Creating Video Content for Oculus Rift

Scriptwriting for 360° interactive

video productions


Conference & Venue:

ICEC 2015 – 14th IFIP International Conference on Entertainment Computing


Mirjam Vosmeer

Amsterdam University of Applied Sciences

Date & time:

September 29, 2015 from 13.30-17.30


After determining the main challenges and possibilities of producing video content for Oculus Rift, we will work towards developing concepts for settings and stories that would suit this particular medium.


While using Oculus Rift, the viewer has the sense of literally being in the centre of the scene. Because the footage has been recorded in 360°, the viewer has the strange sense of being present in the movie, almost as if he or she is playing a part in it, instead of watching from the outside.  The perspective is actually more related to the position of a video game player than that of a movie watcher. After all, gamers are used to being able to look all around in the game world, in order to explore the surroundings and detect enemies or other game elements while the traditional movie audience is presented with the one frame that has been chosen by the director to present the story.

The 360° point of view implies several difficulties for the producer. Firstly, it is not possible to work with a traditional film set in which a scene may be recorded. As the camera records the world in 360°, everything around the system will be seen. This problem also applies for the floor of the set, and the ceiling. As these angles will also be available for the future viewer, both the floor and the ceiling of the set need to be fully presentable, which means for instance that it is not possible to make use of elaborate lighting systems (Vosmeer and Schouten, 2014). Another issue involves camera movement: while the viewer takes the point of view of the camera, and is able to look around in the scene, he or she is not able to move through the space in which the scene was filmed. The only possible movement is the one that was recorded when shooting the scene.

The camera position within a setup like this also has profound impact on the way that stories may be told. A scene that is written with the intention to be watched from 360°, may take different viewer perspectives into account. For instance, the story could be told in such a way that the camera is not part of the narrative, but just registers the scene like a fly on the wall. Another option however, would be to include the viewer position within the story, and have characters react towards the camera as if it is another character participating in the scene. Another interesting possiblity that this kind of media production offers, is the use of so called hot-spots: it is possible to insert interactive points in the video that can be activated by the user by focusing his or her gaze on it for several moments (this can be compared to clicking a link or touching a screen). These interactive points can be used to activate the next part of the story.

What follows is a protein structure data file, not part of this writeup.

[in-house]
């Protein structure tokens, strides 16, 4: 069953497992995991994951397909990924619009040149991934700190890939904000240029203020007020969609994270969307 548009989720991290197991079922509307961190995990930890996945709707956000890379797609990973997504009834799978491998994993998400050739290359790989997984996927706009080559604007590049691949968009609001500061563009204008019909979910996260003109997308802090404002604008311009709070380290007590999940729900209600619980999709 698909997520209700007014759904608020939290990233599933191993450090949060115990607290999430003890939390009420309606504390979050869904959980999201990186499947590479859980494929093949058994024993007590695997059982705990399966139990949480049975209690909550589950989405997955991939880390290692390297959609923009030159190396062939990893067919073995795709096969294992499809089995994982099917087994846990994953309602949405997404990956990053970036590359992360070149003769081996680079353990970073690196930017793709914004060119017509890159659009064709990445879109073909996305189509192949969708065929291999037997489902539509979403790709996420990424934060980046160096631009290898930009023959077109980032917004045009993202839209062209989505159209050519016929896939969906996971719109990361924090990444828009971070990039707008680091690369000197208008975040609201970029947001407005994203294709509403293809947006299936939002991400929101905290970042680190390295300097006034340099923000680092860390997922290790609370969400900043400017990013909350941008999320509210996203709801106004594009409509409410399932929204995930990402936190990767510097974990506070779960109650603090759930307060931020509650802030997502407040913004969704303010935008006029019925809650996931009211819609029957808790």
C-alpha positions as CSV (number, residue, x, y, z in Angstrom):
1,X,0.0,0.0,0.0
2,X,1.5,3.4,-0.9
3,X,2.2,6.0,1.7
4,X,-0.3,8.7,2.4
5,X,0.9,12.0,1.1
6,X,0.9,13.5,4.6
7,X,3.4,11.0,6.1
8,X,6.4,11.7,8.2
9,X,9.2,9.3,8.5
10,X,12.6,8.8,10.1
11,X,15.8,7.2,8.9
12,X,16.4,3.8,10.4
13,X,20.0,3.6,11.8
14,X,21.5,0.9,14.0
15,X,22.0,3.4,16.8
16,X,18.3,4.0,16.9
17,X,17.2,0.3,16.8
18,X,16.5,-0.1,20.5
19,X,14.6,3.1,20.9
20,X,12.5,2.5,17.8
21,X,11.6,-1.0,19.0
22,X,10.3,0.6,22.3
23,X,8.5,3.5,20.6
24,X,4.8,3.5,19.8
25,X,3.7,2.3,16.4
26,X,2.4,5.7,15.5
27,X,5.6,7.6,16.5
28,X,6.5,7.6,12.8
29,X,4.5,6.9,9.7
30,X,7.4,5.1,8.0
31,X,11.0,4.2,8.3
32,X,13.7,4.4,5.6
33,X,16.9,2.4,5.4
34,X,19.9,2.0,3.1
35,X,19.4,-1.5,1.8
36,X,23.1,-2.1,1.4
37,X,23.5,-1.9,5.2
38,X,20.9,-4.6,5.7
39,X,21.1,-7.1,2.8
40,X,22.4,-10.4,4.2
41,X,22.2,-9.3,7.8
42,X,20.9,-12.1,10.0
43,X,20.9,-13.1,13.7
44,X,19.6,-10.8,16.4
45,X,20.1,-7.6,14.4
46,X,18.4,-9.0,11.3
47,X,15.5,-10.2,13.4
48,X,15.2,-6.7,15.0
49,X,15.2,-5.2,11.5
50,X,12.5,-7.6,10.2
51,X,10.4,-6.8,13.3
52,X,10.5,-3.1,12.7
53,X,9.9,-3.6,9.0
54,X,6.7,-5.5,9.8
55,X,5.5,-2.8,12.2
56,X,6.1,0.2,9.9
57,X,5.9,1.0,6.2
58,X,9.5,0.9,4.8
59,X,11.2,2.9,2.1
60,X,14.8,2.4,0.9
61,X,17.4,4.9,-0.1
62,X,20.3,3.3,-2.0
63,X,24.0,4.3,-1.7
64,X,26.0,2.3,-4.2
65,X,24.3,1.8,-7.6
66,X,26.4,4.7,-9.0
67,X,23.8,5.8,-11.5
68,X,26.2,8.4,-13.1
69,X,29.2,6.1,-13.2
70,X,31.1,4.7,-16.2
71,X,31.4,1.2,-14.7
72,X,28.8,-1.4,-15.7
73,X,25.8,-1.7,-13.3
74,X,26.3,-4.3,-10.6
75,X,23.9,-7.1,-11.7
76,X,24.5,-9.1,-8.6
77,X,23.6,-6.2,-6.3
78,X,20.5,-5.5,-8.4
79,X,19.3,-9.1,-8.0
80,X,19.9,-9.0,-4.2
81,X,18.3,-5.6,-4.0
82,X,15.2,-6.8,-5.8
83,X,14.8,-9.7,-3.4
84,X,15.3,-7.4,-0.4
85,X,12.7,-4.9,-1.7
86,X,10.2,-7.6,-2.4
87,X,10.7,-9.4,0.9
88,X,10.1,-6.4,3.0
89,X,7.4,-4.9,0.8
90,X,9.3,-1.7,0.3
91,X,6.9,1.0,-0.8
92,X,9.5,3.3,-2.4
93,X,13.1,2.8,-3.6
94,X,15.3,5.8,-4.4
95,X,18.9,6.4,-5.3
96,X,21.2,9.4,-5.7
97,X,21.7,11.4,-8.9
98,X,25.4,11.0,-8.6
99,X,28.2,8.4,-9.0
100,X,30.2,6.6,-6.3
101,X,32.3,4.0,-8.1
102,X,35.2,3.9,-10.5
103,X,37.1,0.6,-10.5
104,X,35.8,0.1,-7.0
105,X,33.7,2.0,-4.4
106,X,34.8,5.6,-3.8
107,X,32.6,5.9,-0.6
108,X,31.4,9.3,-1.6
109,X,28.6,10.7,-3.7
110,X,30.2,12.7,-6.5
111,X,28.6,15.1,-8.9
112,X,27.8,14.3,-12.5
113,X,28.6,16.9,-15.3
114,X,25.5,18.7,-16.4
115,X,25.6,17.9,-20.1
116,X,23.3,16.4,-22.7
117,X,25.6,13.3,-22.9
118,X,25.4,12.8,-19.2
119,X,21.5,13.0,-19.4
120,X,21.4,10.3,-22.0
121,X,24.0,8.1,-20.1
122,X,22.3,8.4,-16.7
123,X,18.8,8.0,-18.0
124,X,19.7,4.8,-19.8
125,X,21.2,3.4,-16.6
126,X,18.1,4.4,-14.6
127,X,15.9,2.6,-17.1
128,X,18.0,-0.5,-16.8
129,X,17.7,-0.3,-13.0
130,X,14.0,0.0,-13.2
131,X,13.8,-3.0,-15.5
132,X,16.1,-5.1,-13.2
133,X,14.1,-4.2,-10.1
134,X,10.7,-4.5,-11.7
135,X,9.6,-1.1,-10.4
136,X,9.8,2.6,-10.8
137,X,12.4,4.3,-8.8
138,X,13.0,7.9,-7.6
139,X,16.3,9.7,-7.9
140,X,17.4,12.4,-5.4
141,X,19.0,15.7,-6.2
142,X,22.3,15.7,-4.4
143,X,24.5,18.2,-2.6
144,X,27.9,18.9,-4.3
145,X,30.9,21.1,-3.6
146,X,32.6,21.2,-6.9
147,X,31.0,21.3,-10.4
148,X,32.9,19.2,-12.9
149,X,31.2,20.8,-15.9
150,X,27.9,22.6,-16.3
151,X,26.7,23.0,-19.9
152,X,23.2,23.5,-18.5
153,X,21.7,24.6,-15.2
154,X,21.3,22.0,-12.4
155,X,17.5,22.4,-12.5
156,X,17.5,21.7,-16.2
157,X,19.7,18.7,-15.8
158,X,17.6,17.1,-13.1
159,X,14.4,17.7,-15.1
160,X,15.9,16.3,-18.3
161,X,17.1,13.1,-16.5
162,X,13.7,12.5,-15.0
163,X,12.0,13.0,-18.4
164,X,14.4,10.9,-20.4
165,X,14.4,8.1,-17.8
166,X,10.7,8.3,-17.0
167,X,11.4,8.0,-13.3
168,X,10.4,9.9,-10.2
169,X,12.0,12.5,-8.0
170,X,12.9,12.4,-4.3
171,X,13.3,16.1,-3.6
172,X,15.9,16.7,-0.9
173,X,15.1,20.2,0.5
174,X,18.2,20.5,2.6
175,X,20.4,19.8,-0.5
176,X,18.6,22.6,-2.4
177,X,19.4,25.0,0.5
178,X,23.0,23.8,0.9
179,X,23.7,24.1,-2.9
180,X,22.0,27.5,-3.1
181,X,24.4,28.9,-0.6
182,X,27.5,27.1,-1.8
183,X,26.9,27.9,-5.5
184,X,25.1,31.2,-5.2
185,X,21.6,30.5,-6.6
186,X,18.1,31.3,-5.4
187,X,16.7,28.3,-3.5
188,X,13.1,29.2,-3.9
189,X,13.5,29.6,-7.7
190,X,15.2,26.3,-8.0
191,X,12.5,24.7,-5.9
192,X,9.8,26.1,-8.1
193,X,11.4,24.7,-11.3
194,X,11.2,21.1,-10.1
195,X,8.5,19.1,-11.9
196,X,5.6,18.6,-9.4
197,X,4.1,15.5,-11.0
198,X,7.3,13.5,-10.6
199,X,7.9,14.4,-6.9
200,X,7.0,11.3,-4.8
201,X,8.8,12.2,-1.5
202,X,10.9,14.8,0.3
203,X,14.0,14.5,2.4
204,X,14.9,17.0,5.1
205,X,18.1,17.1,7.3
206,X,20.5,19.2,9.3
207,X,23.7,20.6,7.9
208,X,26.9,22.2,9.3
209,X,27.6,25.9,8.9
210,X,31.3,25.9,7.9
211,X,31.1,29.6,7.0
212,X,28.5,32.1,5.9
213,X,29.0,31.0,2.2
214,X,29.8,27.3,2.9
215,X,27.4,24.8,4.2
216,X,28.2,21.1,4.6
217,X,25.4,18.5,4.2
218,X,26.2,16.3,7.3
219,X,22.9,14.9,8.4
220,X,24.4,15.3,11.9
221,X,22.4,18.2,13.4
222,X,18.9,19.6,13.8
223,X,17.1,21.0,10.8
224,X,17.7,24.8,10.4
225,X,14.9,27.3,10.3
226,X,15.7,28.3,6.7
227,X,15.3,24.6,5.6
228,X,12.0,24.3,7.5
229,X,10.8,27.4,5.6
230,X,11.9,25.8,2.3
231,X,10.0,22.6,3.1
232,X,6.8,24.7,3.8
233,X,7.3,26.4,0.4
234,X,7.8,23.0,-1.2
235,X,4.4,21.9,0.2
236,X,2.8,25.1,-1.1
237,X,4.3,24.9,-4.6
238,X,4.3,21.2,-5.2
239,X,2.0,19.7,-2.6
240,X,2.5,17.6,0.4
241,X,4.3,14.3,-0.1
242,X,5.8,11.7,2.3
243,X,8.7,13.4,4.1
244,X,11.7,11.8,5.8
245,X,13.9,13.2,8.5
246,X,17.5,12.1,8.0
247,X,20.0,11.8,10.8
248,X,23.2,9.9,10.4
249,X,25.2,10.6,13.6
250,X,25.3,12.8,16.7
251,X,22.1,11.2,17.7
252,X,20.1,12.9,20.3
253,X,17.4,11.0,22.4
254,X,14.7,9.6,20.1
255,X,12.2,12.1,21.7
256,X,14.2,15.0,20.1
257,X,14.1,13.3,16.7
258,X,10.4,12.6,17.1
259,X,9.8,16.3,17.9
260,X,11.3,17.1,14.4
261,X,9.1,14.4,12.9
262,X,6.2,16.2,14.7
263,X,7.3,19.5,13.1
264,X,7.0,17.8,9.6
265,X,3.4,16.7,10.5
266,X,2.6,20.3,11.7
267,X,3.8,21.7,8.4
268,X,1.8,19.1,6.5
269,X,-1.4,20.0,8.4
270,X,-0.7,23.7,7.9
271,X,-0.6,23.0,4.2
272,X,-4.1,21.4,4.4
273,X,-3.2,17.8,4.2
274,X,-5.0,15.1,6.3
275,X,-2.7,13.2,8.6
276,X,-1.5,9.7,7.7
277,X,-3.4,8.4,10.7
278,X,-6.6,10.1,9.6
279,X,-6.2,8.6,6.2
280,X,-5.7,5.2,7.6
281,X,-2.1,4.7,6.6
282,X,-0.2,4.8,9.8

Workshop setup:

In this workshop, we will first present a short overview of our previous studies into content creation for Oculus Rift, and explain the challenges and possibilities that we came across. Secondly, we will discuss the attendants’ own earlier experiences with 360°  video content, and invite them to reflect on the narrative aspects that they have encountered there. In the third part of the workshop, attendants will be asked to think of possible settings in which an Oculus Rift narrative could be placed, taking into account the productional boundaries that were discussed earlier. During the fourth and last part of the workshop, we will discuss the settings, think of story concepts that might be written for these particular settings, and consider whether using a voice over could add useful extra information to the scene.

Workshop outcomes:

During this workshop, we hope to develop new concepts for settings and stories that can be produced for Oculus Rift. After attending the workshop, the participants will have gained new insights into the productional challenges and narrative possibilities of producing 360° interactive stories.

Organiser bio:

Mirjam Vosmeer is coördinator of the Interaction & Games Lab at the Amsterdam University of Applied Sciences. She has a PhD in communication science and an academic background in game studies, psychology and media entertainment. Her further professional background includes television production, scriptwriting for soap opera and game concept development. She is project manager of Interactive Cinema, a collaboration between the Netherlands Film Academy and the Amsterdam University of Applied Sciences. For this project, she has conducted several experiments into interactive storytelling for 360°  video content.


Vosmeer, M. and Schouten, B. (2014). Interactive Cinema: Engagement and interaction. In proceedings of ICIDS 2014. Springer International Publishing, pp 140-147